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Sprint To Debut In-Home Cellular Station Nationally

Overland Park, Kan. — Sprint Nextel plans nationwide availability on Aug. 17 of an in-home cellular base station that will improve in-home cellular reception for consumers who use their Sprint CDMA phones as their main phone.

The book-size unit, called a femtocell, has been available to consumers in Denver, Indianapolis and Nashville since last fall under a trial program. The Samsung-made device, called Airave by Sprint, will be available only through Sprint-operated stores for $99.99.

Sprint said it is the first carrier in the world to offer femtocells commercially.

The femtocell communicates with any registered Sprint CDMA phone over cellular airwaves within 5,000 square feet, then routes the conversation over a connected broadband modem. When a subscribers walks out of femtocell range during a conversation, the call is handed off to Sprint’s cellular towers. The device is said to be ready-to-use out of the box, requiring no changes in settings by the consumer.

To use the femtocell service, consumers must pay $4.99/month per phone on top of their regular voice plan. At that price, minutes spent talking on the phone via the femtocell count toward a plan’s regular wireless minutes. Consumers whose plans include unlimited nights and weekends starting at 7 p.m. also get unlimited Airave calling during those times. Likewise, consumers with unlimited mobile-to-mobile calls to and from other Sprint subscribers likewise get unlimited Airave calling to other Sprint cellular subscribers. In addition, Sprint subscribers whose plans allow for unlimited calling at all times get to make unlimited Airave calls all the time.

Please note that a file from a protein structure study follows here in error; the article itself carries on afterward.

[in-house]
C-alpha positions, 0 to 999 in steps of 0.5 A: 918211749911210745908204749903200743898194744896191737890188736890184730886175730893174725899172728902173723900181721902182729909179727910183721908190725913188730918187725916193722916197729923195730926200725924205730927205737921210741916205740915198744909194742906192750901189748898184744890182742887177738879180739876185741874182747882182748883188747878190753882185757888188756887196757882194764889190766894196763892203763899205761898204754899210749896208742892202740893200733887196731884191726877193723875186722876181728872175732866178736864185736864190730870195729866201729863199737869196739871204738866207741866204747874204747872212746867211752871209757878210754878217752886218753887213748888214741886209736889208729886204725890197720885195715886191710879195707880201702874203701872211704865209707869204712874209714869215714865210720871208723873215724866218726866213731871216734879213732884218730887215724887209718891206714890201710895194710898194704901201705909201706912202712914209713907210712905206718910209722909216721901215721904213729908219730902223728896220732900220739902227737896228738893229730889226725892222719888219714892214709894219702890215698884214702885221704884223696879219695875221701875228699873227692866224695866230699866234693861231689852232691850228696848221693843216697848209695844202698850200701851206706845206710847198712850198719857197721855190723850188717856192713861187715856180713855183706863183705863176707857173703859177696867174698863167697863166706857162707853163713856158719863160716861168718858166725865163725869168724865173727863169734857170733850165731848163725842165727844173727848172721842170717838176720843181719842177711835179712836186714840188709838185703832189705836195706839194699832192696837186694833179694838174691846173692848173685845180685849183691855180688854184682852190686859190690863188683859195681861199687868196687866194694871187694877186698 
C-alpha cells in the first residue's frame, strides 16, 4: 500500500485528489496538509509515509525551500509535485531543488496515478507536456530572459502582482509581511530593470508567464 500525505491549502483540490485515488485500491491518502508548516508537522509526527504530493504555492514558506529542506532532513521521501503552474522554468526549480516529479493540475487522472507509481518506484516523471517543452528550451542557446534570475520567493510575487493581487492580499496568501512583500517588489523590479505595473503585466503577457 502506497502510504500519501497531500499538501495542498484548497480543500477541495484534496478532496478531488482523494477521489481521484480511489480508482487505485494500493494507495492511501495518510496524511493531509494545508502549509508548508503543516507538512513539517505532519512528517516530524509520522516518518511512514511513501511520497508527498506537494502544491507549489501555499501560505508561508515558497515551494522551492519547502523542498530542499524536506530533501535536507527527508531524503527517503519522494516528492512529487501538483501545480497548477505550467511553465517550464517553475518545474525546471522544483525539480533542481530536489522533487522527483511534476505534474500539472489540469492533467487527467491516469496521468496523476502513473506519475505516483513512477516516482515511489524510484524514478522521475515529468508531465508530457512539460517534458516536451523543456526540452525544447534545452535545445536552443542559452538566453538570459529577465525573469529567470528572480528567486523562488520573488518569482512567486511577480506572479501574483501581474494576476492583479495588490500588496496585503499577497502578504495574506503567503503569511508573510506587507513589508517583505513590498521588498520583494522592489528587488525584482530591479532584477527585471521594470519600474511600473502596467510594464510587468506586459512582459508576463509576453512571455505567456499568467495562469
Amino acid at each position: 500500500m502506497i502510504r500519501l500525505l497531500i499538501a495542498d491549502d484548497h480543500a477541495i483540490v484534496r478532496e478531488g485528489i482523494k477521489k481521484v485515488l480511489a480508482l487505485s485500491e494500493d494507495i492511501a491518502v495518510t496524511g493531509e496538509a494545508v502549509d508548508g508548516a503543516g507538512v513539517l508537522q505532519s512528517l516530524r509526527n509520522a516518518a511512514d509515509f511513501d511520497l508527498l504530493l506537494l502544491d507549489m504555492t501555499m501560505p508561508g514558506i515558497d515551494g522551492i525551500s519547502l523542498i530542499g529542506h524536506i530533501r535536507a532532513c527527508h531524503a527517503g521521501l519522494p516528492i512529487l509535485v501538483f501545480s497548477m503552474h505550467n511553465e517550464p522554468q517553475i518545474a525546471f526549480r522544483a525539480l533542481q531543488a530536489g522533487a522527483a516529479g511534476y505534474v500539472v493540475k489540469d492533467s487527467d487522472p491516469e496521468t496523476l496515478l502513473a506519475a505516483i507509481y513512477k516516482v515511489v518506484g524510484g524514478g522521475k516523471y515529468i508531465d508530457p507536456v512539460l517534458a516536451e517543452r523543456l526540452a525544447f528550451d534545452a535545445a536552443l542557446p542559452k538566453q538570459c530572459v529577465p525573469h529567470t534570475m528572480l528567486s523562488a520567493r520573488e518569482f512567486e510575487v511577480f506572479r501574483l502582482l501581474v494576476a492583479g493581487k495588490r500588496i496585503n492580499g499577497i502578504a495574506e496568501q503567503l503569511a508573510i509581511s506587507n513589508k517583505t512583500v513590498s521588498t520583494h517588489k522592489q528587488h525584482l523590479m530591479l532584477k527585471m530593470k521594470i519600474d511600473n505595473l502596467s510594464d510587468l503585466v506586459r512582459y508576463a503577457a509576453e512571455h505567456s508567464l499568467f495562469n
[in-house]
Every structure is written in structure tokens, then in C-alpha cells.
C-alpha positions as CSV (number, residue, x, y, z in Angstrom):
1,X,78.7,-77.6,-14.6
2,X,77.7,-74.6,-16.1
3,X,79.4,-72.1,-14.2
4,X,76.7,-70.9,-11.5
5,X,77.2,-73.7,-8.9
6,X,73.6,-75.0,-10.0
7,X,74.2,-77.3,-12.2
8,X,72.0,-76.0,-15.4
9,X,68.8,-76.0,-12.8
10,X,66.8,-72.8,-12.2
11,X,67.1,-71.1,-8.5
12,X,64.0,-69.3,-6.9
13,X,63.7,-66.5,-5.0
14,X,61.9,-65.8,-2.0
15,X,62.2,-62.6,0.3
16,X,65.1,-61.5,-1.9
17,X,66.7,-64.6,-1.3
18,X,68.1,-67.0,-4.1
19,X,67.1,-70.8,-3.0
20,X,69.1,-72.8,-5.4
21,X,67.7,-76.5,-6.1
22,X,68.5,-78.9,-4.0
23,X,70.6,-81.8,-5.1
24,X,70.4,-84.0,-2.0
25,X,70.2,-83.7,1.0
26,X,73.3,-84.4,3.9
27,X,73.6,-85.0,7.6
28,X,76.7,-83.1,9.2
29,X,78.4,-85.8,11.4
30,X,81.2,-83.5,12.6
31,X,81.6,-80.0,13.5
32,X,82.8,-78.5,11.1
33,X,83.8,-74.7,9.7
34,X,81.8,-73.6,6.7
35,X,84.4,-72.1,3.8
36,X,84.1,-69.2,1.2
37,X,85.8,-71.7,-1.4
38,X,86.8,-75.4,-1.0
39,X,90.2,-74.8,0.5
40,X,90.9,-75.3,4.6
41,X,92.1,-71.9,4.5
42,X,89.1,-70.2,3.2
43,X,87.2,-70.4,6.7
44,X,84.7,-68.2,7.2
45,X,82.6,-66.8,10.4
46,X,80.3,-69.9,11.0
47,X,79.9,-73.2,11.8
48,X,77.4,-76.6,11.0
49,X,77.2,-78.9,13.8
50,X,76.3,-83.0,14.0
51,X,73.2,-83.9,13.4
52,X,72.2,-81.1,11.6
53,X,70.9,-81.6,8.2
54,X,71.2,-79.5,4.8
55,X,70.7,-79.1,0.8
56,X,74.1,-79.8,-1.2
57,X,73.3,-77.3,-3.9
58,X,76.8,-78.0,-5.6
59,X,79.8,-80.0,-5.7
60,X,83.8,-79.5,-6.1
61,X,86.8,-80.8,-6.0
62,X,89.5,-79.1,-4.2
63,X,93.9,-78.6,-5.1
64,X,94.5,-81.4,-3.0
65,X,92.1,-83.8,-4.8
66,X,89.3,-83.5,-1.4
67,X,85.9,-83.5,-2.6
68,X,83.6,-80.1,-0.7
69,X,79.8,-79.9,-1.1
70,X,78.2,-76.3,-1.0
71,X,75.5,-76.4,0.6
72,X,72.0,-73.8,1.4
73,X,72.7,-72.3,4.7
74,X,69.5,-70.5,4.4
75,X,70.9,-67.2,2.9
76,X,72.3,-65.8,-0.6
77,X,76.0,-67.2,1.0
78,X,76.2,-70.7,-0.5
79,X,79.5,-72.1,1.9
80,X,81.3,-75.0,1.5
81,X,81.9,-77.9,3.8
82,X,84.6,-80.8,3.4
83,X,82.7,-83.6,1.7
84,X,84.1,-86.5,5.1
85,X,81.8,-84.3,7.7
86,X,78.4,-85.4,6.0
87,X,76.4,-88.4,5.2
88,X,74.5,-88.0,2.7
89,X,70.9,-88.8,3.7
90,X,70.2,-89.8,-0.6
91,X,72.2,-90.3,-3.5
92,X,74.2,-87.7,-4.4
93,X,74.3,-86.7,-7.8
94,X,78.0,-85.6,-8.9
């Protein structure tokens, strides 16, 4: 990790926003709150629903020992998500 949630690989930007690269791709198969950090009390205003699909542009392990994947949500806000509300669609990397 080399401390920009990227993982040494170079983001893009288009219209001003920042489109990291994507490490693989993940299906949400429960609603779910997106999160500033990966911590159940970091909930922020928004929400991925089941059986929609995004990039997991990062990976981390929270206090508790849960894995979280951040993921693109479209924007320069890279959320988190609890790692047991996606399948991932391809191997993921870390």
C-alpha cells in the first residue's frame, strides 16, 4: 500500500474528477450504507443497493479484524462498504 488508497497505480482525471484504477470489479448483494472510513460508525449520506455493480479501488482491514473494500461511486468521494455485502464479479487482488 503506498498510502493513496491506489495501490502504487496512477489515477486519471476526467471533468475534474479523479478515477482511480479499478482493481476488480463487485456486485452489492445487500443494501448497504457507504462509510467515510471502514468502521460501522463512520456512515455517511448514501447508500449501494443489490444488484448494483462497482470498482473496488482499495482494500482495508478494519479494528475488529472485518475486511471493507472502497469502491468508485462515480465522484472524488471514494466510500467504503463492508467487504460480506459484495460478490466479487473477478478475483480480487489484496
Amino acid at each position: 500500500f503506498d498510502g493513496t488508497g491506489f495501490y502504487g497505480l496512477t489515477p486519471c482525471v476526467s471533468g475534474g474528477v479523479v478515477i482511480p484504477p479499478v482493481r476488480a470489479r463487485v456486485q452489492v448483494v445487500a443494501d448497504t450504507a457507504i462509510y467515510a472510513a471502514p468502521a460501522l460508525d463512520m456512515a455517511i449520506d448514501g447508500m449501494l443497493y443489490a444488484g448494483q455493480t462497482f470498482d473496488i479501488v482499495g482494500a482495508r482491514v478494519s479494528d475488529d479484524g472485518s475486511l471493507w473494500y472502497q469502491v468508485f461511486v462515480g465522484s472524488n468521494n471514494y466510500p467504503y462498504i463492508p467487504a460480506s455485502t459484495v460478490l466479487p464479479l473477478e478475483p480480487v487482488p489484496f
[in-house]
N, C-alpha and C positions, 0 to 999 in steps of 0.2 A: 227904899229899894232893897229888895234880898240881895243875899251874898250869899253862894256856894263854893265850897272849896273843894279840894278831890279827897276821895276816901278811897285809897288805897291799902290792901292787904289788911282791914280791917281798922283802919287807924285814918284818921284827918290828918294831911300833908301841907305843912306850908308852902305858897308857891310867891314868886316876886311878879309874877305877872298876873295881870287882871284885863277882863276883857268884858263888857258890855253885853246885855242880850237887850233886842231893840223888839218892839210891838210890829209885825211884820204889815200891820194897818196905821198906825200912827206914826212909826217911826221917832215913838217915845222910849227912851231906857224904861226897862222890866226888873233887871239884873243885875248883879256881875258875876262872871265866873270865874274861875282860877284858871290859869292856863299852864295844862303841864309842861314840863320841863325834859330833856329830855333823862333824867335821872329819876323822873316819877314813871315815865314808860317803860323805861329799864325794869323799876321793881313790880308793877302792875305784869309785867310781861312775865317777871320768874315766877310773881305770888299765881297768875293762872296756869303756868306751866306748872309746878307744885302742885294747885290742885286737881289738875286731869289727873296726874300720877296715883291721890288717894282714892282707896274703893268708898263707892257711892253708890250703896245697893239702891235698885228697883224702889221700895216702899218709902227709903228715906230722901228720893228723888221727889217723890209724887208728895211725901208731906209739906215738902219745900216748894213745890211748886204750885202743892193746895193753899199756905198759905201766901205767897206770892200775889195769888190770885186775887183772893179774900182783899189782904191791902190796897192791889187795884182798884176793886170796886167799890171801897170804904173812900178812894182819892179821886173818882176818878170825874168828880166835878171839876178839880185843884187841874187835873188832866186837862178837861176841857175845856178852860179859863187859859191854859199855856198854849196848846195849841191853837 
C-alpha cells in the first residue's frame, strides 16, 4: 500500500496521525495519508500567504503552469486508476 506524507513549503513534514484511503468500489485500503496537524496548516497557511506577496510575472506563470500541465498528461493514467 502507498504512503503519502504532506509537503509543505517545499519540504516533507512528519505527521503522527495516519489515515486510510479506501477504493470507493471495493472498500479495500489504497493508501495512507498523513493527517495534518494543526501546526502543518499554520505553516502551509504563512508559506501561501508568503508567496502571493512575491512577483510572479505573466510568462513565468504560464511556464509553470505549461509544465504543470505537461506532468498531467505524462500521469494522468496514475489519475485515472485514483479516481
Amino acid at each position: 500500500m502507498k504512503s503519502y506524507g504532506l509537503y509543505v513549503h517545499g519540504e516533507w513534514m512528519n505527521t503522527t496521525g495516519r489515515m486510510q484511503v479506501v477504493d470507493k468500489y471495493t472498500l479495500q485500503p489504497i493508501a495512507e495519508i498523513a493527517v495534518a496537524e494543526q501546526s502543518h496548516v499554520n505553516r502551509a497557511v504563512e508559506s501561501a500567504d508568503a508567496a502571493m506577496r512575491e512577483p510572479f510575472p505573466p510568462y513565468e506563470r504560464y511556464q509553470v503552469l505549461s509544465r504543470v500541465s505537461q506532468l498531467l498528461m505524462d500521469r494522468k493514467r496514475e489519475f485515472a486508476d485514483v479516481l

Sprint subscribers whose regular plan doesn’t include unlimited voice calls can pay an additional $10/month per phone on top of the initial $4.99/month charge to add unlimited Airave calling at all times. For additional $20/month, consumers can add unlimited Airave calling to a family plan.

Unlike the T-Mobile@Home landline-replacement service, Sprint’s solution doesn’t require the purchase of a Wi-Fi-equipped cellphone. T-Mobile’s service can be used only with one of eight Wi-Fi/cellular phones available from the carrier, whereas Sprint’s service can be used with any existing Sprint CDMA phone registered by the consumer for use with the service. Sprint also contends its solution is more reliable and less prone to interference than Wi-Fi-based solutions, but T-Mobile’s Wi-Fi-based service lets users place calls through T-Mobile’s public Wi-Fi hot spots. T-Mobile’s HotSpot@Home service costs $10/month on top of a cellular voice plan, and the price includes unlimited Wi-Fi calling.